(2) In the past five years, for public works contracts awarded by the Government in accordance with the above-mentioned tender evaluation mechanism based on combined scores derived from technical considerations and tender prices, about 60 per cent of the projects (about 50 projects) on average were awarded to the lowest bidders each year in terms of number. If expressed in terms of value, the percentage was about 50 (about $38 billion in total). When examining each tender obtaining the highest combined score, we will carefully consider whether its tender price is reasonable. Only after the tender price is considered reasonable will the tender concerned be accepted. Furthermore, based on our records, there has been no apparent difference in the performance during construction stage between contractors who are awarded with the lowest tender prices and those who are not.
Regarding projects undertaken by non-government organisations through entrustment or subvention, such organisations will make reference to the practice adopted by public works projects and formulate tender evaluation methods to cope with their management systems and available human resources. For example, tender evaluation method similar to that of public works projects will be adopted for some large scale projects, while tender evaluation based on price only will be adopted for small scale projects. Among these non-government organisations, the large ones including the Hospital Authority, the MTR Corporation Limited, etc will select successful tenderers based on combined scores derived from technical considerations and tender prices similar to the mechanism adopted by public works projects. These organisations also have a mechanism in place to exclude tenders with unreasonably low bids. We do not have the relevant information about works contracts awarded by non-government organisations to the lowest bidders.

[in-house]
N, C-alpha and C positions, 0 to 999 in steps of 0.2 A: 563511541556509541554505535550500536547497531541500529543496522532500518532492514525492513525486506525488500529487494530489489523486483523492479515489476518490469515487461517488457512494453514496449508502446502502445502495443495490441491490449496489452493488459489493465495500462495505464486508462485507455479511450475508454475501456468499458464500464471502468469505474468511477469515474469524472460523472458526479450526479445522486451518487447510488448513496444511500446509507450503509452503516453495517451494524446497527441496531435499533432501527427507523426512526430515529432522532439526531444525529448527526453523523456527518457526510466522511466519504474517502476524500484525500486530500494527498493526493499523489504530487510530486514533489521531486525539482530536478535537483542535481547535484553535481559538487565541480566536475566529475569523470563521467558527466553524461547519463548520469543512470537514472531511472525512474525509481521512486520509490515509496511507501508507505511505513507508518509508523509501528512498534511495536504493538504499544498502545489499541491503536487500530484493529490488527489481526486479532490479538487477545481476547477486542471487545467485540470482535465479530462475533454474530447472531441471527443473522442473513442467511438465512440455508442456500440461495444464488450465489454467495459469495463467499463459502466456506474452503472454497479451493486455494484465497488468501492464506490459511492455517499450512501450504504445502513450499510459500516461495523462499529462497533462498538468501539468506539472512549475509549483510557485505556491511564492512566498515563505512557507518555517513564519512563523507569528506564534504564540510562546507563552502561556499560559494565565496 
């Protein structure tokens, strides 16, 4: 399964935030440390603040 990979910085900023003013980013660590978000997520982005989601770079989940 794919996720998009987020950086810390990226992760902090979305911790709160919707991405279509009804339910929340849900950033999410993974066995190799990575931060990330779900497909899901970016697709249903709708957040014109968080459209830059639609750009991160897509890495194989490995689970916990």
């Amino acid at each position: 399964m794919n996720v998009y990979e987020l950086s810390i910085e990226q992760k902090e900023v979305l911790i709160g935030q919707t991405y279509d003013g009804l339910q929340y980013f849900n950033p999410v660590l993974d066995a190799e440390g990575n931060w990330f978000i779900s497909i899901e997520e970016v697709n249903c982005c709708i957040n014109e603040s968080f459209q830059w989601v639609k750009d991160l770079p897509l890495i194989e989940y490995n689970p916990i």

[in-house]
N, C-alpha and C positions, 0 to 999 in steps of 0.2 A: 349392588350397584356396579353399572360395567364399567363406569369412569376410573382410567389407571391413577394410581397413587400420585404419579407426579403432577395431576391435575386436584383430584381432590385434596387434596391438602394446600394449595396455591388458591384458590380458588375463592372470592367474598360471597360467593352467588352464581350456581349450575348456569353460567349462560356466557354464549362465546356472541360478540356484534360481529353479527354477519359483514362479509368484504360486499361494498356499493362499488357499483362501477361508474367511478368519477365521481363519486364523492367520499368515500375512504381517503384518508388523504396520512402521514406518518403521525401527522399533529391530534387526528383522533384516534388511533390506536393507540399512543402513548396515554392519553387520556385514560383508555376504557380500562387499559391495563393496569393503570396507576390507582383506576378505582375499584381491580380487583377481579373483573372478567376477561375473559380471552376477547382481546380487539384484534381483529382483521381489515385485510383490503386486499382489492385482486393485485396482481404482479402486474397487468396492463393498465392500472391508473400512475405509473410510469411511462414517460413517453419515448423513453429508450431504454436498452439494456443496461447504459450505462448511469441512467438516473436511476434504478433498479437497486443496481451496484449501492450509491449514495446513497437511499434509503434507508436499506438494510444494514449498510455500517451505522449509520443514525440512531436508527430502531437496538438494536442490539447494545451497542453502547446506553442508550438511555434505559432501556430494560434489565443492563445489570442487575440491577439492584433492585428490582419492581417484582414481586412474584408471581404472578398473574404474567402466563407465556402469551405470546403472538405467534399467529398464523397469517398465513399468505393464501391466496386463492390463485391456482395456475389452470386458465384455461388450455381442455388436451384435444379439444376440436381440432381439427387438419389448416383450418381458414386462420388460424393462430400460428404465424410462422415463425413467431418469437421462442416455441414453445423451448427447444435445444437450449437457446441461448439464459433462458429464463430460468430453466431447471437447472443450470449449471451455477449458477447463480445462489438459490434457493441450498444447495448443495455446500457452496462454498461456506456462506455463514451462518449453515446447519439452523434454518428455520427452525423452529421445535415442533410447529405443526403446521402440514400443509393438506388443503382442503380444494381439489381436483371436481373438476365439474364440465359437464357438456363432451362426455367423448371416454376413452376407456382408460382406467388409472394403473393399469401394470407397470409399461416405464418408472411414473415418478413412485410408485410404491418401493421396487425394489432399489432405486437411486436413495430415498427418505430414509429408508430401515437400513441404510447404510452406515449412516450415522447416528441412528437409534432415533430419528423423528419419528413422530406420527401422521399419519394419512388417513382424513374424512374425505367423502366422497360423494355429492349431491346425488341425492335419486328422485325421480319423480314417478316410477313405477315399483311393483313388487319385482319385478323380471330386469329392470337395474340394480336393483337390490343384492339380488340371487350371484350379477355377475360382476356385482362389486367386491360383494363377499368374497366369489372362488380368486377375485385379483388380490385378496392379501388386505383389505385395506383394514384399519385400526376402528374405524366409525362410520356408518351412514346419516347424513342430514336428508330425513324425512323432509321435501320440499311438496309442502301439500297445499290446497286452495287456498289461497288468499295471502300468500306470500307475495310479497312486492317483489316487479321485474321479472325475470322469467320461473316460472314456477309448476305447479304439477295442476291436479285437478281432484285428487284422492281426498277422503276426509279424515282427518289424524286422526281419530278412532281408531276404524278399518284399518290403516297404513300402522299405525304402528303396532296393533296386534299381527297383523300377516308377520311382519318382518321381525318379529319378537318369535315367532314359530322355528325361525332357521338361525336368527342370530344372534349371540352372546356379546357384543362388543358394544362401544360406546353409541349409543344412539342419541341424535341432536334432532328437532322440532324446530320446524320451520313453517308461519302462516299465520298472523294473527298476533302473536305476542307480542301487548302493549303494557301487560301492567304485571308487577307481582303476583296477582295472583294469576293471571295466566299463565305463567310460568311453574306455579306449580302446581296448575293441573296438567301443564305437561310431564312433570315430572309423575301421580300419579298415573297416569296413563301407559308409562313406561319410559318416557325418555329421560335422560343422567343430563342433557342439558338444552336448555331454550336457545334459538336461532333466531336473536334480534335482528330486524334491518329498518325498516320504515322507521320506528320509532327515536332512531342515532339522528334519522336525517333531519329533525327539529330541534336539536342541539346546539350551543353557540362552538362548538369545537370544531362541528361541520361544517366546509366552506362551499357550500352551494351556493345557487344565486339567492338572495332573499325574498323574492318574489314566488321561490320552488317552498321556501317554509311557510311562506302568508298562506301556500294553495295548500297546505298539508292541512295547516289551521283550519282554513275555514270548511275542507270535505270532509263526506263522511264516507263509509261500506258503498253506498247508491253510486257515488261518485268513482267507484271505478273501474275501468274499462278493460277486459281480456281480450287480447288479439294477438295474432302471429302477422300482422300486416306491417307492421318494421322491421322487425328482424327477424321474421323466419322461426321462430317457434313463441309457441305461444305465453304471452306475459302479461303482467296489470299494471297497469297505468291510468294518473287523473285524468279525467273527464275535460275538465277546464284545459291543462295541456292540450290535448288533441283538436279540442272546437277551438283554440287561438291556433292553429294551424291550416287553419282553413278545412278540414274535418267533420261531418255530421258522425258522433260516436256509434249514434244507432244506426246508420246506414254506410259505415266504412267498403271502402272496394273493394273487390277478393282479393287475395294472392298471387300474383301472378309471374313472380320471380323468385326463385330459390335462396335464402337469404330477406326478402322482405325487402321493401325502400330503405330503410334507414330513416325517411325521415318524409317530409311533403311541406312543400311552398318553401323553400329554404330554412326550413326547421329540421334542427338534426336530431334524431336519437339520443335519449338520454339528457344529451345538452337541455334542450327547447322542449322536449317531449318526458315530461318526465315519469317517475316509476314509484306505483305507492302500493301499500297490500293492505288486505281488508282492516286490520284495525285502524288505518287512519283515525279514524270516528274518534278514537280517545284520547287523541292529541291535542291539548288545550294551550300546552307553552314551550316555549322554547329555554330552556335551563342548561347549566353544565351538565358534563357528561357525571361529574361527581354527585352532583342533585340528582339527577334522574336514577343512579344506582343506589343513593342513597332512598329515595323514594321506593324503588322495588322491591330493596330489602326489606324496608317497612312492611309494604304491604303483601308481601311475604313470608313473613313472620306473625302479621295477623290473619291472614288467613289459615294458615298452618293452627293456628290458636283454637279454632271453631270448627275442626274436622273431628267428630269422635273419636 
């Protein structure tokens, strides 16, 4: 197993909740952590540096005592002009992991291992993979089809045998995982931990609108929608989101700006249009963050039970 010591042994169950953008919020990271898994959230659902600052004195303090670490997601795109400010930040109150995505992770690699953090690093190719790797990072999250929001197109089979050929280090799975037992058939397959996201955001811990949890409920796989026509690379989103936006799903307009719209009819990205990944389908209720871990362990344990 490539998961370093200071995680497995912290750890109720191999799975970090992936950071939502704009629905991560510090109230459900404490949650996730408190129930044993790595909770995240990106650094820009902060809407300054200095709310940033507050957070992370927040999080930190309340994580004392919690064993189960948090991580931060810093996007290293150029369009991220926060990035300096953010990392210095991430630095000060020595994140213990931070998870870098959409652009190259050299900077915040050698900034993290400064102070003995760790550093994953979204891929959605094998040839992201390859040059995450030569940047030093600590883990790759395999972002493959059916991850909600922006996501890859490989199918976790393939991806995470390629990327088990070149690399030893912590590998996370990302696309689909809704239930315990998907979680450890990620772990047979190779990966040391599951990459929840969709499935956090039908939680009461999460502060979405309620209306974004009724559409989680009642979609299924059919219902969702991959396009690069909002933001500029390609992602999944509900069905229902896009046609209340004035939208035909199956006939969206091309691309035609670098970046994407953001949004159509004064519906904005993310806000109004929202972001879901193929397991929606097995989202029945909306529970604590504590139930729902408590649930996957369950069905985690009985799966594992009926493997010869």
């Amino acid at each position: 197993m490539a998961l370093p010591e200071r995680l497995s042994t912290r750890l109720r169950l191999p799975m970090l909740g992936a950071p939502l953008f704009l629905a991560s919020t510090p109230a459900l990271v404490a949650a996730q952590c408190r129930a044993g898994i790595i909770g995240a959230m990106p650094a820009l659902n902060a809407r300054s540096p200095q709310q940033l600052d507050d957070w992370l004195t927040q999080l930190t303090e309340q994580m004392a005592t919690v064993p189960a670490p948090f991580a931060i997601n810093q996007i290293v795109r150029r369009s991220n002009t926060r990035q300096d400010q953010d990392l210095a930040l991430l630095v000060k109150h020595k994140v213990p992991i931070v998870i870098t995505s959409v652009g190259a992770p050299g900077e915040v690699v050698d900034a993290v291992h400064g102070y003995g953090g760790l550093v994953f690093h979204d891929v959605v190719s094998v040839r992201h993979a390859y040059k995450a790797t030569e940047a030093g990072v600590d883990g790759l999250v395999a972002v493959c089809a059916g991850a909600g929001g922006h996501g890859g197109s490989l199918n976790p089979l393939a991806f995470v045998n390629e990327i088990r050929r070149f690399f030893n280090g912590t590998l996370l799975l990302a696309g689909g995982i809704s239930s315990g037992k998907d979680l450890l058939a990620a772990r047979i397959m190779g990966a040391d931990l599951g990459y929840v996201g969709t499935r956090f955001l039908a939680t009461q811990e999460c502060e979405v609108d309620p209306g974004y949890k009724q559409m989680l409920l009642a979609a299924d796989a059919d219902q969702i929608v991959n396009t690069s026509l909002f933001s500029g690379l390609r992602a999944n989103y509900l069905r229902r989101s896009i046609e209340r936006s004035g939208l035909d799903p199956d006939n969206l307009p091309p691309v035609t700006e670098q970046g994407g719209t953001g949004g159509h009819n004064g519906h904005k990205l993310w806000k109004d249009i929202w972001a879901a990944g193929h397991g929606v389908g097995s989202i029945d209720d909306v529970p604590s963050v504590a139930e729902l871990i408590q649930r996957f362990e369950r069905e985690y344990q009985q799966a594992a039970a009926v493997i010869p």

(3) We have established clear guidelines to assess and exclude tenders with unreasonably low bids under the current tender evaluation mechanism. This will avoid contract default or other risks due to inadequate tender prices. In assessing whether a tender price is reasonable or not, apart from considering whether the contractor has proposed effective or innovative construction methods, we will also assess several key factors, including (1) comparison of the tender price with those of other bidders, the estimated contract value and the recent price of the same type of works; (2) comparison of the tender prices of the major types of works in the contract with the market prices; and (3) whether the tender has adopted a bidding strategy with a "front-loaded" cash flow (i.e. pricing higher value for works items to be completed at the early stage of the contract in order to get substantial contract payment earlier). Based on our records, in the past five years, a total of 14 public works tenders with the highest combined scores were not accepted because their tender prices were considered as unreasonably low.